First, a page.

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Wireless Power Transmitter and Receiver


I was working on a concept design which has a bunch of electronics in a box that communicates to a PC without using wires or battery. First thing I needed to do was to power the electronics so I looked for a wireless power transmitter design and I found one which is simple, at least in terms of construction, and works really well.

This is a wireless transmitter and receiver project. The transmitter is based on the "Witricity" series by "gilbondfac" ( I can't say that the the transmitter is simple but I think it's an RF oscillator that uses its inductor as an antenna. I don't have detailed knowledge of of how it works. I designed a receiver that's powerful enough to run a small DC motor so my concept design that uses an Arduino, some sensor and a few other electronics should be no problem.


The transmitter uses a BD139 transistor, a few capacitors, a resistor and 2 turns, 6cm diameter of #18AWG magnet wire tapped at the center. The LED is just a power indicator. It oscillates at around 2.4MHz  and takes in 6-9Vdc with about 160mA current draw.


To make sure the design really works, I wired the transmitter in a breadboard first. I powered the circuit with 6Vdc and it draws 160mA. The transistor can get really hot so you need to attach a heat sink. The receiver is just 5 turns, 6cm diameter of #18 AWG insulated wire with one end connected to a 1N4148 diode to act as a half wave rectifier. The output is connected to an LED with a 0.1uF filter cap.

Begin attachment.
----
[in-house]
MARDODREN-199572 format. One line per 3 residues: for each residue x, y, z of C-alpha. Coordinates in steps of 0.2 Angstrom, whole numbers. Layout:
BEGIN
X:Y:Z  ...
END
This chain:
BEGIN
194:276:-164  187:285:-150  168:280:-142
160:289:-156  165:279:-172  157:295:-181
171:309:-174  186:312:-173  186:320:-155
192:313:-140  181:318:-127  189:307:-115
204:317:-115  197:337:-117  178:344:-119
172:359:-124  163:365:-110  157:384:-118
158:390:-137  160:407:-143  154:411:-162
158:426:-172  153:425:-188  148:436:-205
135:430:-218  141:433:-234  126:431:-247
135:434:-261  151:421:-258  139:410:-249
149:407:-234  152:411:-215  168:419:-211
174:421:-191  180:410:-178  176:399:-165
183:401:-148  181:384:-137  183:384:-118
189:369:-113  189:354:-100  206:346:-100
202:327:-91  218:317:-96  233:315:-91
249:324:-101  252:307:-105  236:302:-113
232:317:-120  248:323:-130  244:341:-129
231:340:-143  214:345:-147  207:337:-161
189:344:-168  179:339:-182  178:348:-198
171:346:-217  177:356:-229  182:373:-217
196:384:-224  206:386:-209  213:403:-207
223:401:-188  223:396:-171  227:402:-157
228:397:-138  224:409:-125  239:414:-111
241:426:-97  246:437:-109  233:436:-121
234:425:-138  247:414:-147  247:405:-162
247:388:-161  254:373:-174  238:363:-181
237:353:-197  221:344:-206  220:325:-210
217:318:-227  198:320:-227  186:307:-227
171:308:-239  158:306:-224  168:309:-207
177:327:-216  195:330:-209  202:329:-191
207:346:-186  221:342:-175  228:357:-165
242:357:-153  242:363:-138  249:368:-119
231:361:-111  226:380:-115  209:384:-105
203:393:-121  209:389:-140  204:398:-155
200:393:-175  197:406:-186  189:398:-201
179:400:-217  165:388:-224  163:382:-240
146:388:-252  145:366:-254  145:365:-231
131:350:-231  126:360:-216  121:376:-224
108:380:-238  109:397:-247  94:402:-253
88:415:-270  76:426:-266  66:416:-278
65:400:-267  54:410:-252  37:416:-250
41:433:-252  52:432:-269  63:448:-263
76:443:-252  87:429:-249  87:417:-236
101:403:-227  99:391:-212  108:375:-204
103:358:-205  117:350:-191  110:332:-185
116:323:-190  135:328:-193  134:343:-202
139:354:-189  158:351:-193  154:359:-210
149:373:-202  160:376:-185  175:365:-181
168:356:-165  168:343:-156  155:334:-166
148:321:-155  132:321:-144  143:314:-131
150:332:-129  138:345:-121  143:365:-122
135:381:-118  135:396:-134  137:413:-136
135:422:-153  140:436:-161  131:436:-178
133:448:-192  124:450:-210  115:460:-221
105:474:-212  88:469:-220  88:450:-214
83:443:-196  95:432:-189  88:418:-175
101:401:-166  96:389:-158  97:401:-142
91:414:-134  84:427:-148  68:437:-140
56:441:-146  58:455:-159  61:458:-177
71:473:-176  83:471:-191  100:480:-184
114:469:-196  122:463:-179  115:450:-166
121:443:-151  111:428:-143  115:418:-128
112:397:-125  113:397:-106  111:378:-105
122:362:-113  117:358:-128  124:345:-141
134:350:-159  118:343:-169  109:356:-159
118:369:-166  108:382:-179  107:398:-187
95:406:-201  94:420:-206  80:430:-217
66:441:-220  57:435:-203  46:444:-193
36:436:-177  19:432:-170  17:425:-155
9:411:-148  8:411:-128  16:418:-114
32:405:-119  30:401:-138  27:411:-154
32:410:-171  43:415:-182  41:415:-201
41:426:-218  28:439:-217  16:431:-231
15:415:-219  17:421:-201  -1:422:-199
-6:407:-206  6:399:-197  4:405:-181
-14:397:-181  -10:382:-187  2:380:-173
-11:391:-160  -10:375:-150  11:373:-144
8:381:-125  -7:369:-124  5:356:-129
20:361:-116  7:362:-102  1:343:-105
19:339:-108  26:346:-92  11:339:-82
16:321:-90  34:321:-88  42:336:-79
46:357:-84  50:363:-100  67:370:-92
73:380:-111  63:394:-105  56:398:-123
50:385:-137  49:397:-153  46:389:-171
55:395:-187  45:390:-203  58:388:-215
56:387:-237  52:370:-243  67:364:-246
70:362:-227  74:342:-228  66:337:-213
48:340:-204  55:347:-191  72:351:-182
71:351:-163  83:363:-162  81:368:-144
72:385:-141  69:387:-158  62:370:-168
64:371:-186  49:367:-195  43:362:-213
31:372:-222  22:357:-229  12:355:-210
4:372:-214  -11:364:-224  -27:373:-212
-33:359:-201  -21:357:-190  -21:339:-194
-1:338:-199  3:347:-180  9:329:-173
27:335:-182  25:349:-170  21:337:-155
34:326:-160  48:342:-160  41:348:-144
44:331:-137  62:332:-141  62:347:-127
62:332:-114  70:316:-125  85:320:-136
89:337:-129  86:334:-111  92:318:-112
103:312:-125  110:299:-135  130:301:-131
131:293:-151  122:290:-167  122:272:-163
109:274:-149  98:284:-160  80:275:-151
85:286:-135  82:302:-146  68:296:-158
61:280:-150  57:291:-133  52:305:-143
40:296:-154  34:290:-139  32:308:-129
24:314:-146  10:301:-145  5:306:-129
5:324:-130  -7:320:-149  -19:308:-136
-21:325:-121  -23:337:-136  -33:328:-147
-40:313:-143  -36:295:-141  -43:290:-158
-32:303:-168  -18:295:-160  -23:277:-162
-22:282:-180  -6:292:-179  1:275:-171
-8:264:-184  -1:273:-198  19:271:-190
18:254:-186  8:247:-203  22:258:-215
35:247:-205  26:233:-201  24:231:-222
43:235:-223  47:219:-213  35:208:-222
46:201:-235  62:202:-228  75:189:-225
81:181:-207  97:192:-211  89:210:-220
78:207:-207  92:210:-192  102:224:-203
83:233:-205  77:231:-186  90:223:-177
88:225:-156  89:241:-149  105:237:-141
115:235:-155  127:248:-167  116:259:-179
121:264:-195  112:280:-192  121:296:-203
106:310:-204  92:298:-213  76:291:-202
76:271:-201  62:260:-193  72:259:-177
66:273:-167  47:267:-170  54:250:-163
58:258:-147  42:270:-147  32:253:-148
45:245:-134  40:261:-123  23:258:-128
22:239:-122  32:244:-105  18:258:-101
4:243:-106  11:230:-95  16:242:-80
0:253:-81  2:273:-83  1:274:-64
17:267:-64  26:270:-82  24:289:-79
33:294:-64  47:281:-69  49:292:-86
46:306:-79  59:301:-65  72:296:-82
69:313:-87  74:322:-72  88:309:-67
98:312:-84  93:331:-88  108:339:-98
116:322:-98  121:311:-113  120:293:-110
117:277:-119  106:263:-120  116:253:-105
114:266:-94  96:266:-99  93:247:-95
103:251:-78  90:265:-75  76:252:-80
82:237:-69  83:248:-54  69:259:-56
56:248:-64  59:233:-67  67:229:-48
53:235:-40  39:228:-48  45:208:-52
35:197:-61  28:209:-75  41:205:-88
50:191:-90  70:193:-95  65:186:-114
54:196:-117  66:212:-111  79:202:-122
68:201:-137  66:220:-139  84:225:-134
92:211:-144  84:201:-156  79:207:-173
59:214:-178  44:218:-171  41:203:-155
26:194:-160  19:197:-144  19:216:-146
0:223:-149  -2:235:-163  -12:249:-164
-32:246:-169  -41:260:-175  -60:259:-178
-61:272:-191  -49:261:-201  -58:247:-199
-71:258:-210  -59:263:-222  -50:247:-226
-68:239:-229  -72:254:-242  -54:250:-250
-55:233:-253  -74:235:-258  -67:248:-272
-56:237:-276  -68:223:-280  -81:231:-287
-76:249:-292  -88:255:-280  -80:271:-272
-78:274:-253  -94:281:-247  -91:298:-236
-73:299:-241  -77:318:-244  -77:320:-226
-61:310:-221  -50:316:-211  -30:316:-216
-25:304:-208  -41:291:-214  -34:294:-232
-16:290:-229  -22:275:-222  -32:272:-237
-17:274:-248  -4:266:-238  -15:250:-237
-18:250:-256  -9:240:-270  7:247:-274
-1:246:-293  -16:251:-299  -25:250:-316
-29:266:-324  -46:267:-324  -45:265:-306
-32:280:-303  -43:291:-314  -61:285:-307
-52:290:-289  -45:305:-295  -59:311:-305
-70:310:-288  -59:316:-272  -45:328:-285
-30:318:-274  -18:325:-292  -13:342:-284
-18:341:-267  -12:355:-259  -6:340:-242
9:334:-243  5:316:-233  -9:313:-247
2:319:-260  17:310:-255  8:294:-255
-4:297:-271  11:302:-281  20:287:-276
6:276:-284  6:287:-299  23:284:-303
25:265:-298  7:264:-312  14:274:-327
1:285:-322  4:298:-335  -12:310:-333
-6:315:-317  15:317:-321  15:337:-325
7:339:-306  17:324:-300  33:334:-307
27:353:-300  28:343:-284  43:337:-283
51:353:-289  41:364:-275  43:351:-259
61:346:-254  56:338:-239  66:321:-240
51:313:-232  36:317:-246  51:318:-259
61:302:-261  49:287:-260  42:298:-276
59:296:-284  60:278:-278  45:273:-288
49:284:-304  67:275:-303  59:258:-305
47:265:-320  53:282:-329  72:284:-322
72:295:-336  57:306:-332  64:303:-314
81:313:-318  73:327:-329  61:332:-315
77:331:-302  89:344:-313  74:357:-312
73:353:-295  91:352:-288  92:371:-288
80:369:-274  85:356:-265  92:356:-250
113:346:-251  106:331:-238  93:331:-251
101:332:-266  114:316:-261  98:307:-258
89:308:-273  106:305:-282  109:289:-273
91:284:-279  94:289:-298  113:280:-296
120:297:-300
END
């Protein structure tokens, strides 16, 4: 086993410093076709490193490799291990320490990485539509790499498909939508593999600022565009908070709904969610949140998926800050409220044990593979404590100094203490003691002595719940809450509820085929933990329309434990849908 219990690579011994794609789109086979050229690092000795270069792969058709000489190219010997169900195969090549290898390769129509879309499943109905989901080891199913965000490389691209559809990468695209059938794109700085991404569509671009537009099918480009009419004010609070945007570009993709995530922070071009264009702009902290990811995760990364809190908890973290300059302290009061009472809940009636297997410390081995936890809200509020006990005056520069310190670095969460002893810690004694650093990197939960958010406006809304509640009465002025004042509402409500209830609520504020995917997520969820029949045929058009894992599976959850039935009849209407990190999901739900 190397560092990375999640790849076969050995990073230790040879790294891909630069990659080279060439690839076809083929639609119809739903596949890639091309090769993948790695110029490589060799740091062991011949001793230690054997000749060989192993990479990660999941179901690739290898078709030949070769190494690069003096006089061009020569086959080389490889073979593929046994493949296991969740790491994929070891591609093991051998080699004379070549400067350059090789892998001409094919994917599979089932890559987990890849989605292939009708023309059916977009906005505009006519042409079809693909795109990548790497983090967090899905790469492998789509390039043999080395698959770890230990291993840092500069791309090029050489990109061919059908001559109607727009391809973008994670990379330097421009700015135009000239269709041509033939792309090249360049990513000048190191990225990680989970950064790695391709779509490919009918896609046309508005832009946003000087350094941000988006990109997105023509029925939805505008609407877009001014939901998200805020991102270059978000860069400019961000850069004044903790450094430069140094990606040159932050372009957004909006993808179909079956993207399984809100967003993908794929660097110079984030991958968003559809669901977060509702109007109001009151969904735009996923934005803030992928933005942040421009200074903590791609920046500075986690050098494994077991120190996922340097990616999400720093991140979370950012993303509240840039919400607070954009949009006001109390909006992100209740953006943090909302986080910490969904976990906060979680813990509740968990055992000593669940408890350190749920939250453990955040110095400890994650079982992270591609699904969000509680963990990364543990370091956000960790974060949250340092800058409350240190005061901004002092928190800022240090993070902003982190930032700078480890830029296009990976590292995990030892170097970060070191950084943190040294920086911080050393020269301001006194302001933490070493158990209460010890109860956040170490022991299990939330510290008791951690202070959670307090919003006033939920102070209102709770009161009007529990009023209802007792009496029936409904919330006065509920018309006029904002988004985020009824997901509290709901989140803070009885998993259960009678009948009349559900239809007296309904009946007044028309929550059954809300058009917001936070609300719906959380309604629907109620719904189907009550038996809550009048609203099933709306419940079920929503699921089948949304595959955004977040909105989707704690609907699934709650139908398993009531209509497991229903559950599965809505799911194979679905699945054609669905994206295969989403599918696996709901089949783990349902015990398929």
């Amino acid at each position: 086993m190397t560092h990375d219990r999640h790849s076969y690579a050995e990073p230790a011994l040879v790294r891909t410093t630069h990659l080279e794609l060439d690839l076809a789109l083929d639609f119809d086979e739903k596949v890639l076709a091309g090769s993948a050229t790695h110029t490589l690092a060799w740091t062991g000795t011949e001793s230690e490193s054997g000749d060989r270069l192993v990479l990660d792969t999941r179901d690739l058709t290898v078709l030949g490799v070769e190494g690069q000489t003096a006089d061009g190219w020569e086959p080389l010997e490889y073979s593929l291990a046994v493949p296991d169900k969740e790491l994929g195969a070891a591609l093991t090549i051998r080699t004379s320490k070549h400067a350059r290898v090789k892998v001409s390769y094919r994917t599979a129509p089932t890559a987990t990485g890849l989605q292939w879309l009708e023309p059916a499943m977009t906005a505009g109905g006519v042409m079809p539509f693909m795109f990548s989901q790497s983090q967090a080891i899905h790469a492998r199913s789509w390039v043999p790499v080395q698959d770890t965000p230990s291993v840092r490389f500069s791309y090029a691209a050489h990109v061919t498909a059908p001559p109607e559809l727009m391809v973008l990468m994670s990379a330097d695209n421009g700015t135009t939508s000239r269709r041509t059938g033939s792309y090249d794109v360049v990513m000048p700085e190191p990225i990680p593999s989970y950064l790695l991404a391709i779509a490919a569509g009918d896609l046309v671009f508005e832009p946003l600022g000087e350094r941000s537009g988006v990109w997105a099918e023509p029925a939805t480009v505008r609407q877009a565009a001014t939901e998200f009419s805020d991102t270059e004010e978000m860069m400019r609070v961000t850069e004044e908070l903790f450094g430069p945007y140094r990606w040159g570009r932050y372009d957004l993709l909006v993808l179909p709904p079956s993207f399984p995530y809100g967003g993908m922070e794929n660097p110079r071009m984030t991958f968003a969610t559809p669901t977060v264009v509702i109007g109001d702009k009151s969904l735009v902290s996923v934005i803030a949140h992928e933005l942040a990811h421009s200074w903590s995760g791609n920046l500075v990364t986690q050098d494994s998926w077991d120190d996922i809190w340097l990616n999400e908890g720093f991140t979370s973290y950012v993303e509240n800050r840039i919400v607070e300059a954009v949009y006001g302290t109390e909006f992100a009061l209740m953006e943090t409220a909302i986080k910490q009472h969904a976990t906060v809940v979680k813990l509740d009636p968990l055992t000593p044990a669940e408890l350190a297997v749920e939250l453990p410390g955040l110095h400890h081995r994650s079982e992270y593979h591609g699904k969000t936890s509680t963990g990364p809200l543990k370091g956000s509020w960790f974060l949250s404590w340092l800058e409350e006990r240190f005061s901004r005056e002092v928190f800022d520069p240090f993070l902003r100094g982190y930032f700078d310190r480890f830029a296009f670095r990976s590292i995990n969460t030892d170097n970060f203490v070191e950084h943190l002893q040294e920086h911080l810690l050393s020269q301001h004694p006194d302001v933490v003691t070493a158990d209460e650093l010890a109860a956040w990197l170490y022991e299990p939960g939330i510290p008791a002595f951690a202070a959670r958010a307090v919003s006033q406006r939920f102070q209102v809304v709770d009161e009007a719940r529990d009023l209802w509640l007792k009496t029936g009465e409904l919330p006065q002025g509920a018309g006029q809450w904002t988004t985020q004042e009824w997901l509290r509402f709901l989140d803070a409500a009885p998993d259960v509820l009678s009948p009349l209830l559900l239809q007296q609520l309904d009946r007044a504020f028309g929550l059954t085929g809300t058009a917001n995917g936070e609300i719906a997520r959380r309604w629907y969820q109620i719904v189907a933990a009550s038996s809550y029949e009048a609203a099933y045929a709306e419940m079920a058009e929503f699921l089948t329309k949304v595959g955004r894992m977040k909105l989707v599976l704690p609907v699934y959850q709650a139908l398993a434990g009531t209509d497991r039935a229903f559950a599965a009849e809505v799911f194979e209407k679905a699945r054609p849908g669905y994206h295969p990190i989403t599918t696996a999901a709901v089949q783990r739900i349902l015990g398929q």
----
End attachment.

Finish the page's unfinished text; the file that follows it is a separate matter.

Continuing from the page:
The LED lights up as I place the coils near each other. I took a photo of the coils with 2cm gap. The LED gets dimmer as you increase the gap. I also took a blurry photo of the scope when I connected the probe at the connector pin of the transistor.


The receiver coil is 12 turns, 6cm diameter of #18AWG magnet wire. This coil is just like the secondary winding of a transformer when you're making a power supply. It connects to a full wave bridge rectifier using four 1N4148 high speed diodes. 1N400x diodes don't work. The rest of the circuit is just a simple voltage regulator using LM317 set to +8.4V.

I get 28Vdc before the regulator. I just need 8.4V to power my Arduino. I wasn't able to measure how much power we can get with this design but I tested it using a small DC motor from an old CD-ROM and it's almost going to burn out the brushes so It's probably enough to power LCD's and small servo motors.


Here is the 1:1 photo plot of the PCB design in PDF format.



After making the PCB's solder the components and connect the coils to the terminal blocks. Here are some photos of the transmitter and receiver assembled boards.


Connect the transmitter to a DC source  and place the coils near each other. I connected the output of the receiver to the Arduino Micro and it's working well even at 2 - 3cm distances.

Here's the BOM:

4 x   1N4148,                      CR1 CR2 CR3 CR4
1 x    LED,                            DS1
1 x  0.01UF, 10%, 50V,      C8
3 x   0.10UF, 10%, 50V,     C5 C6 C9
2 x   1.00NF, 20%, 100V,   C1 C2
1 x   0.22UF, 10%, 100V,   C4
1 x   4.70NF, 20%, 100V,   C3
1 x   BD139,                         Q1
1 x   470, 5%, 0.25W,         R3
1 x   1.00K, 5%, 0.25W,      R1
1 x   2.70K, 5%, 0.25W,      R4
1 x   5.60K, 5%, 0.50W,      R2
1 x   1000UF, 20%, 35V,    C7
4 x   TERMINAL BLOCK,    J1 J2 J3 J4
1 x   LM317,                          U1

Have fun!